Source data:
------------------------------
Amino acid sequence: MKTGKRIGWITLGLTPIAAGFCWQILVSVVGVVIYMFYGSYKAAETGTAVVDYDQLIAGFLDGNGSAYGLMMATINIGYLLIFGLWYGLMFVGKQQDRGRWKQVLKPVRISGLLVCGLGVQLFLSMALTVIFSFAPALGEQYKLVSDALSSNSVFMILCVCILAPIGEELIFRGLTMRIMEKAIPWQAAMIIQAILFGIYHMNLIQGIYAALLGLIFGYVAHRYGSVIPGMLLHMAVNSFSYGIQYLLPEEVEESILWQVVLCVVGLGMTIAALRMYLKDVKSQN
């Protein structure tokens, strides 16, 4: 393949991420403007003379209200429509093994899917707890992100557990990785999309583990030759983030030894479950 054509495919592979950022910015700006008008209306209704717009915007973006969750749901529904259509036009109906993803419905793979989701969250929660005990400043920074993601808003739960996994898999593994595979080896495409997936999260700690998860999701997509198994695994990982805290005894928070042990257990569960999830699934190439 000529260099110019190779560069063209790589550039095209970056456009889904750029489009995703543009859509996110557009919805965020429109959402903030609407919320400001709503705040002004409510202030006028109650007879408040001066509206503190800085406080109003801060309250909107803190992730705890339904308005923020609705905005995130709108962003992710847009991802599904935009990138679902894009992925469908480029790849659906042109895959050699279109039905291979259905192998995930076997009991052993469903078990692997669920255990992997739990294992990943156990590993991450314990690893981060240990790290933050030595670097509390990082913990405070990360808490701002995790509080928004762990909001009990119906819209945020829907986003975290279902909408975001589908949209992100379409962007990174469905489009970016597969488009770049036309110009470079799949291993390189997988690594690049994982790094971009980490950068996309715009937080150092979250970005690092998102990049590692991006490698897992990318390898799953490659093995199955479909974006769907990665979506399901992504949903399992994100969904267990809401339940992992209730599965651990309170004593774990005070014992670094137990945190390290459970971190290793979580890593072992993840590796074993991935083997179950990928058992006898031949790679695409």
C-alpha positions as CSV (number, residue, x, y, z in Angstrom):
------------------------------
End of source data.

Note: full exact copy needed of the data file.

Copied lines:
Amino acid sequence: MKTGKRIGWITLGLTPIAAGFCWQILVSVVGVVIYMFYGSYKAAETGTAVVDYDQLIAGFLDGNGSAYGLMMATINIGYLLIFGLWYGLMFVGKQQDRGRWKQVLKPVRISGLLVCGLGVQLFLSMALTVIFSFAPALGEQYKLVSDALSSNSVFMILCVCILAPIGEELIFRGLTMRIMEKAIPWQAAMIIQAILFGIYHMNLIQGIYAALLGLIFGYVAHRYGSVIPGMLLHMAVNSFSYGIQYLLPEEVEESILWQVVLCVVGLGMTIAALRMYLKDVKSQN
């Protein structure tokens, strides 16, 4: 393949991420403007003379209200429509093994899917707890992100557990990785999309583990030759983030030894479950 054509495919592979950022910015700006008008209306209704717009915007973006969750749901529904259509036009109906993803419905793979989701969250929660005990400043920074993601808003739960996994898999593994595979080896495409997936999260700690998860999701997509198994695994990982805290005894928070042990257990569960999830699934190439 000529260099110019190779560069063209790589550039095209970056456009889904750029489009995703543009859509996110557009919805965020429109959402903030609407919320400001709503705040002004409510202030006028109650007879408040001066509206503190800085406080109003801060309250909107803190992730705890339904308005923020609705905005995130709108962003992710847009991802599904935009990138679902894009992925469908480029790849659906042109895959050699279109039905291979259905192998995930076997009991052993469903078990692997669920255990992997739990294992990943156990590993991450314990690893981060240990790290933050030595670097509390990082913990405070990360808490701002995790509080928004762990909001009990119906819209945020829907986003975290279902909408975001589908949209992100379409962007990174469905489009970016597969488009770049036309110009470079799949291993390189997988690594690049994982790094971009980490950068996309715009937080150092979250970005690092998102990049590692991006490698897992990318390898799953490659093995199955479909974006769907990665979506399901992504949903399992994100969904267990809401339940992992209730599965651990309170004593774990005070014992670094137990945190390290459970971190290793979580890593072992993840590796074993991935083997179950990928058992006898031949790679695409």
C-alpha positions as CSV (number, residue, x, y, z in Angstrom):